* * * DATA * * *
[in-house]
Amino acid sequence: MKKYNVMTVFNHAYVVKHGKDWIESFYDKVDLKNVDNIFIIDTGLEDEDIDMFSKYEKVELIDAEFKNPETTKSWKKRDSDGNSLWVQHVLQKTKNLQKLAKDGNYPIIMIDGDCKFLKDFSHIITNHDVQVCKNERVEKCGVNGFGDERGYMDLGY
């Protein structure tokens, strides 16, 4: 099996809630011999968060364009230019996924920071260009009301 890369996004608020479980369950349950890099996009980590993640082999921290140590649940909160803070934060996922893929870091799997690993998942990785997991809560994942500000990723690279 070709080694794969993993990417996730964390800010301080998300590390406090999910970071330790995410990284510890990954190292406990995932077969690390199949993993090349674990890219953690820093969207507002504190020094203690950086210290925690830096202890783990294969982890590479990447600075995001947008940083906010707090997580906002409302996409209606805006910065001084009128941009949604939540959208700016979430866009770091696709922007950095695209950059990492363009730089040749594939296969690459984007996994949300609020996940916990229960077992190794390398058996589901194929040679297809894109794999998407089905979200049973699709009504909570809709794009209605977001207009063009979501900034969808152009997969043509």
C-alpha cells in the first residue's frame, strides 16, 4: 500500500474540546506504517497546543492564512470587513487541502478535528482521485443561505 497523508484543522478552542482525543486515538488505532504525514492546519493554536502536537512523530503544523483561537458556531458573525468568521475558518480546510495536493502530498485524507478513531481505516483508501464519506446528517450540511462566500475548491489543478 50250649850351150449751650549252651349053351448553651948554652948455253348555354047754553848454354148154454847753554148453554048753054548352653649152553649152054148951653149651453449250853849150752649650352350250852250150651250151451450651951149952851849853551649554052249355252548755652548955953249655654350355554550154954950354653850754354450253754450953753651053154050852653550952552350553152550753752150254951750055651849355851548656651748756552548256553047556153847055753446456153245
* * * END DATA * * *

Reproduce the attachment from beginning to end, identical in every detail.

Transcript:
[in-house]
Amino acid sequence: MKKYNVMTVFNHAYVVKHGKDWIESFYDKVDLKNVDNIFIIDTGLEDEDIDMFSKYEKVELIDAEFKNPETTKSWKKRDSDGNSLWVQHVLQKTKNLQKLAKDGNYPIIMIDGDCKFLKDFSHIITNHDVQVCKNERVEKCGVNGFGDERGYMDLGY
């Protein structure tokens, strides 16, 4: 099996809630011999968060364009230019996924920071260009009301 890369996004608020479980369950349950890099996009980590993640082999921290140590649940909160803070934060996922893929870091799997690993998942990785997991809560994942500000990723690279 070709080694794969993993990417996730964390800010301080998300590390406090999910970071330790995410990284510890990954190292406990995932077969690390199949993993090349674990890219953690820093969207507002504190020094203690950086210290925690830096202890783990294969982890590479990447600075995001947008940083906010707090997580906002409302996409209606805006910065001084009128941009949604939540959208700016979430866009770091696709922007950095695209950059990492363009730089040749594939296969690459984007996994949300609020996940916990229960077992190794390398058996589901194929040679297809894109794999998407089905979200049973699709009504909570809709794009209605977001207009063009979501900034969808152009997969043509």
C-alpha cells in the first residue's frame, strides 16, 4: 500500500474540546506504517497546543492564512470587513487541502478535528482521485443561505 497523508484543522478552542482525543486515538488505532504525514492546519493554536502536537512523530503544523483561537458556531458573525468568521475558518480546510495536493502530498485524507478513531481505516483508501464519506446528517450540511462566500475548491489543478 50250649850351150449751650549252651349053351448553651948554652948455253348555354047754553848454354148154454847753554148453554048753054548352653649152553649152054148951653149651453449250853849150752649650352350250852250150651250151451450651951149952851849853551649554052249355252548755652548955953249655654350355554550154954950354653850754354450253754450953753651053154050852653550952552350553152550753752150254951750055651849355851548656651748756552548256553047556153847055753446456153245